Leela may carry the buzz that it deals with a controversial subject, but there is nothing objectionable in the film, says Paresh C Palicha.
Director Ranjith had announced Leela, based on a short story by Unni R, a long time ago and the names of many actors made the rounds to play the main lead: a complex character named Kuttiyappan.
But the project took off the ground only recently with Biju Menon, who has created a niche for himself by playing the comic second lead.
It seemed to be a curious choice as the story on which it is based is of a serious nature and provided very little cinematic scope.
Then the trailers came out, which gave us the impression that it is more of a Biju Menon film than a one inspired by Unni’s story or a film directed by Ranjith.
Kuttiyappan (Biju Menon) makes an entry on a horseback with a cowboy hat and the other paraphernalia, in the town centre in the middle of the night. This ingenious choice of transport is to avoid blowing into the breath analyser. It sets the tone for things to come.
Kuttiyappan is a scion of a rich plantation family of Kottayam. He is single and can throw wads of notes to get whatever he wants.
He has an ageing lady as domestic help and Pillechan (Vijayaraghavan) as his mate. He is a typical hero who looks lecherous from outside but has a golden heart inside.
He does not take advantage of women, who are compelled to enter the flesh trade. He even finds a respectable job for such women.
The story revolves around Kuttiyappan wanting to fulfill one of his sexual fantasies that involves an elephant. For this, he goes in a search of an elephant owner who would spare an elephant for an hour or so. He would also need a courageous lady to accompany him near the animal, lean on to its tusk and engage in an act of love with our man.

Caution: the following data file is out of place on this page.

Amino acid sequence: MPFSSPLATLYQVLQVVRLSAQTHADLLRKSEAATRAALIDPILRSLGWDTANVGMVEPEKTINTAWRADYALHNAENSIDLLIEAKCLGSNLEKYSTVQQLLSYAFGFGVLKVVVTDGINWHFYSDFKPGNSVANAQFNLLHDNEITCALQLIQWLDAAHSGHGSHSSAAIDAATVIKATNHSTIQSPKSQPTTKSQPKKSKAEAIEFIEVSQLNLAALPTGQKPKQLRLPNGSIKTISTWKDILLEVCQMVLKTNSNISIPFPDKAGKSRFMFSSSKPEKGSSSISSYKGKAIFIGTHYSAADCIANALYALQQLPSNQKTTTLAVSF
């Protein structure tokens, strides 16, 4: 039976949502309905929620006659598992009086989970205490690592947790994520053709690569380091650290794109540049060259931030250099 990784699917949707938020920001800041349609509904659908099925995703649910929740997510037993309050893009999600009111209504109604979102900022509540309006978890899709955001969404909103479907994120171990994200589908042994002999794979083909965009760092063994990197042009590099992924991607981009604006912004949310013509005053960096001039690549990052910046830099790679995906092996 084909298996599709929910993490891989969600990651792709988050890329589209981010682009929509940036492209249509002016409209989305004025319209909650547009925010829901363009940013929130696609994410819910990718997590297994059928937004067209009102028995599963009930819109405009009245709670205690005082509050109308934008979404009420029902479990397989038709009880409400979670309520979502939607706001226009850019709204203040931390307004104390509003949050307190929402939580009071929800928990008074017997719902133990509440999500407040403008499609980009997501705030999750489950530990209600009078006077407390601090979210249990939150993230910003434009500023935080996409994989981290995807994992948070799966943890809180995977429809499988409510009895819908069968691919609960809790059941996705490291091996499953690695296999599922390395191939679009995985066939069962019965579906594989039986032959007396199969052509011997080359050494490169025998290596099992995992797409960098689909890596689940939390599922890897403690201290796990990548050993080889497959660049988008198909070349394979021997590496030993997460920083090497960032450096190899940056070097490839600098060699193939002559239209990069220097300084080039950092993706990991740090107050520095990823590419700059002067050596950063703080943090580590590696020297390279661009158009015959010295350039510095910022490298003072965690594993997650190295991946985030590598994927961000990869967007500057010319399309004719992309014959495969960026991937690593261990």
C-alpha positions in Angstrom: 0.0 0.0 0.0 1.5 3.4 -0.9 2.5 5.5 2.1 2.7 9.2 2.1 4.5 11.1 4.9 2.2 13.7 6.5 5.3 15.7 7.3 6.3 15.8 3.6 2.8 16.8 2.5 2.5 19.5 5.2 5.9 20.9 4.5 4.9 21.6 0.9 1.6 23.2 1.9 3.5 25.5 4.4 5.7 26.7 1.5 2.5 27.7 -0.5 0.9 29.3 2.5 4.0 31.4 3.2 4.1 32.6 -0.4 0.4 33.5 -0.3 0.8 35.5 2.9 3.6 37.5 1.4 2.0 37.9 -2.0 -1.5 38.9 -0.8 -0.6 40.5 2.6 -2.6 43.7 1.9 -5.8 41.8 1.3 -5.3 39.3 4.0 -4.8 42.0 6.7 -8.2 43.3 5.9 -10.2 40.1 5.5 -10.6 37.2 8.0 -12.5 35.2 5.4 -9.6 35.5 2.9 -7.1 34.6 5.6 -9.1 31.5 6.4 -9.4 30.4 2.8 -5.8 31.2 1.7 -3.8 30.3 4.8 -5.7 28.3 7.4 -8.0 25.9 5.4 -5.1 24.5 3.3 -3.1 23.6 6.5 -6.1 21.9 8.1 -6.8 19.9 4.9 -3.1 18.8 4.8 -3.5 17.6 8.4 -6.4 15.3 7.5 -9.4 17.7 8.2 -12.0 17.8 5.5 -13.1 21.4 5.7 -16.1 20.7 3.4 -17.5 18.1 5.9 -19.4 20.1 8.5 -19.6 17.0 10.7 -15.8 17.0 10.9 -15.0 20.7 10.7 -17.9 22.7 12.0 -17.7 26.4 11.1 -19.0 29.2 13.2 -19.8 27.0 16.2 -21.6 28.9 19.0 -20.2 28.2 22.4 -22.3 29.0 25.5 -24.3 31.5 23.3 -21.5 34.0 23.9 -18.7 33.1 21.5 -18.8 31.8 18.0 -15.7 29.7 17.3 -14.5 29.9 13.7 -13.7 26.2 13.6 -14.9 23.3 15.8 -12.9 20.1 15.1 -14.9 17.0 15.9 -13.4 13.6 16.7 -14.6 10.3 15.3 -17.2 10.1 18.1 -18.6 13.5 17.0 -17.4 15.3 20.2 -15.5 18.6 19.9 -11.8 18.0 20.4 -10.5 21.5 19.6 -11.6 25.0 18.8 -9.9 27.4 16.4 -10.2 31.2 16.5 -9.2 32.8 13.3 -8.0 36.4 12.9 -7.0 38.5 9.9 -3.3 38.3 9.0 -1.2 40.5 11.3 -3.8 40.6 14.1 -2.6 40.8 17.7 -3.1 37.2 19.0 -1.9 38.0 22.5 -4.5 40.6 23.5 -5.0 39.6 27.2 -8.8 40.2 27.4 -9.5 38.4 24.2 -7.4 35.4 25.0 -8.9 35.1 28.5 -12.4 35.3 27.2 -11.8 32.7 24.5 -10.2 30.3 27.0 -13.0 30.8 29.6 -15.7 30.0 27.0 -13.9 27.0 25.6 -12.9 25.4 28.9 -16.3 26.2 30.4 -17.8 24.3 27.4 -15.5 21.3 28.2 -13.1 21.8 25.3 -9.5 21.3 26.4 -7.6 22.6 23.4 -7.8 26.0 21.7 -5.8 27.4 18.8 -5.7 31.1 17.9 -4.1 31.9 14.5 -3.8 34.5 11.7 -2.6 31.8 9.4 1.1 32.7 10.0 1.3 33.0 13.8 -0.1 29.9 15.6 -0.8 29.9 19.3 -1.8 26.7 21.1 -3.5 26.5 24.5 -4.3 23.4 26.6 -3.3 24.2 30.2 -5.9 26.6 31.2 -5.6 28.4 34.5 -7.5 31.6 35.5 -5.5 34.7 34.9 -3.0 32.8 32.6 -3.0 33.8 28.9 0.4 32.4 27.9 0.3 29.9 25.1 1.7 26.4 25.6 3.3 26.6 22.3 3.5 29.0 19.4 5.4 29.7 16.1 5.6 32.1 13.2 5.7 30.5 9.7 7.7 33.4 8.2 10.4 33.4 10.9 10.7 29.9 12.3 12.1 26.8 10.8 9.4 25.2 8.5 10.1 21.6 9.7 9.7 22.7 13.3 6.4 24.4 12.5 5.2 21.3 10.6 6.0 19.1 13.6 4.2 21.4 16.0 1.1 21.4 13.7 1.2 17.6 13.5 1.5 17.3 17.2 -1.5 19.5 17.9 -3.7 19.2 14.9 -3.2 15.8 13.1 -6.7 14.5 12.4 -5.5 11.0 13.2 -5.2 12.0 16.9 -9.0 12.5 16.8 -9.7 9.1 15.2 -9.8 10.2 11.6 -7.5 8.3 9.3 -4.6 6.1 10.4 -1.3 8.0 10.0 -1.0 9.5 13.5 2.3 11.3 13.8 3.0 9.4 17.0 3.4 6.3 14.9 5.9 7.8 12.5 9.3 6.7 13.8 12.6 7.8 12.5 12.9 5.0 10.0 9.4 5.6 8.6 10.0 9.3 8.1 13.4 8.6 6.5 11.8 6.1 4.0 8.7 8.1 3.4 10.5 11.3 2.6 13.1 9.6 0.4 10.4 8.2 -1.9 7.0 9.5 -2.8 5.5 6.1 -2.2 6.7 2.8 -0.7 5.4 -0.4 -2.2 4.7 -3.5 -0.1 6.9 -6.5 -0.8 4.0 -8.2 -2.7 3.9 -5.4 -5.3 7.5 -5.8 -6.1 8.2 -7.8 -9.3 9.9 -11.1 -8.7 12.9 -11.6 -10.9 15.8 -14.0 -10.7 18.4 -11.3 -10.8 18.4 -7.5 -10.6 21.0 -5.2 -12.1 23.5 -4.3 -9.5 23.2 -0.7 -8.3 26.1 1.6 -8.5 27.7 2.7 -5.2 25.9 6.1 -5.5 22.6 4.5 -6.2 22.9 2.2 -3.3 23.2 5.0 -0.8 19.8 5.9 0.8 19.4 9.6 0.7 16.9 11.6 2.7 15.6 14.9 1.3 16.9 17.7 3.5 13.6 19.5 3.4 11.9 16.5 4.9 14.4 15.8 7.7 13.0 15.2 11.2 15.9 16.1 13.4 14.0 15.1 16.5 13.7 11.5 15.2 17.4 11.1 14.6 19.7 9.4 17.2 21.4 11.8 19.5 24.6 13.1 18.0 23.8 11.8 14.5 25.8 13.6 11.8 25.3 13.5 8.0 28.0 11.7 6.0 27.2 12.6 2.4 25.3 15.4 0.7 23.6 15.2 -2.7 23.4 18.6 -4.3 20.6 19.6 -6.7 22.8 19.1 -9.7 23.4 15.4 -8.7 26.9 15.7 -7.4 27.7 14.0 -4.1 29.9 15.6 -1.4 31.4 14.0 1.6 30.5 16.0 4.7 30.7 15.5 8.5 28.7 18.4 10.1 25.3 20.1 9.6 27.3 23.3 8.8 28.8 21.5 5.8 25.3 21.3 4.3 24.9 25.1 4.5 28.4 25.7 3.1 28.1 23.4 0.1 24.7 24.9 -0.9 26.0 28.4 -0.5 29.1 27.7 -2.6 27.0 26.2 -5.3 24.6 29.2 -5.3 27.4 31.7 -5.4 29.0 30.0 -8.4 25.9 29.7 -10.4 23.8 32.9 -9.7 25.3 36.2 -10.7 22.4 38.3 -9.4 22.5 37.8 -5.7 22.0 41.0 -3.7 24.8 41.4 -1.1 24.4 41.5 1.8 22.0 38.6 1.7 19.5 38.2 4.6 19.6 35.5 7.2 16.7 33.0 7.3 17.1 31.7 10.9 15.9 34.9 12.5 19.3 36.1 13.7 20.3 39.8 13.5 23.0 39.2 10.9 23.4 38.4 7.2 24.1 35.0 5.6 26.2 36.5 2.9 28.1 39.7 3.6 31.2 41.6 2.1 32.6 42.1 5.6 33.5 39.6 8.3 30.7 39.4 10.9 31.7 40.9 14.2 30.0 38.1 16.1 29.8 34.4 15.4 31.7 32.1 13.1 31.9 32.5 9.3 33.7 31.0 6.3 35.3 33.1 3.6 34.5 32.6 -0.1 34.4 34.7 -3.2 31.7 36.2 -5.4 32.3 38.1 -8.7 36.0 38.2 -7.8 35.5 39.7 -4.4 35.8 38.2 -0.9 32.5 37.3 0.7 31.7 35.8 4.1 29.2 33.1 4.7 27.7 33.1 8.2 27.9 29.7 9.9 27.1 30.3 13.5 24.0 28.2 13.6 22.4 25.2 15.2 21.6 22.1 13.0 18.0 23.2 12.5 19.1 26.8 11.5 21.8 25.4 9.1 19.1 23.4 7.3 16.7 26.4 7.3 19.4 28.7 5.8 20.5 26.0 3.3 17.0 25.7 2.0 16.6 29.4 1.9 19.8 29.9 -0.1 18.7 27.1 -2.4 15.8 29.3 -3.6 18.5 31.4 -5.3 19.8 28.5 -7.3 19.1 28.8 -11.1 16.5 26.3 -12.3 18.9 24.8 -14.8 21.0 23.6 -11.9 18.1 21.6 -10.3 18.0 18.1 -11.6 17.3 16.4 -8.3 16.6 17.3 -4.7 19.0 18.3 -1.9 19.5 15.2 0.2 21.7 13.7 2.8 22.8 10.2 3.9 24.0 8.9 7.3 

Such a scenario can be crisply explained in a short story but in cinema, to be acceptable to a wider audience, it has to be told sensitively.
Every second line that Biju Menon utters is laced with humour, and he has an opinion on everything, be it politics, religion or the dignity deserved to sex workers, the true socialists in his opinion.
Kuttiyappan is new-gen feudal Themmadi, not as harsh as the original one, Mangalassery Neelakantan created by Ranjith himself for Devasuram (1993). He roams around in shorts and sleeveless vests when he is at home, has tattooed biceps, and yet does not let us forget that we are watching Biju Menon -- the trademark one-liners keep coming thick and fast.
Vijayaraghavan is the hunchbacked, ageing mate of Kuttiyappan and he does impress us. His father was the caretaker of Kuttiyappan’s household and his wife accuses him of carrying on with that servility even in this generation.
Jagadeesh surprises by taking up a cameo that we could never imagine he would be fit in.
The actresses make fleeting appearances as if they are punctuation marks amidst sentences, telling us that things would have been messier if they were absent from the scene.
But Parvathy Nambiar donning the title role and Pillechan’s wife played by Parvathy Sr leave an impression.
Leela may carry the buzz that it deals with a controversial subject, but there is nothing objectionable in the film.
So, you can safely say that Leela is not an adaptation of a bold story by Unni R or even a piece of Ranjith's cinema, but just a film catering to Biju Menon fans.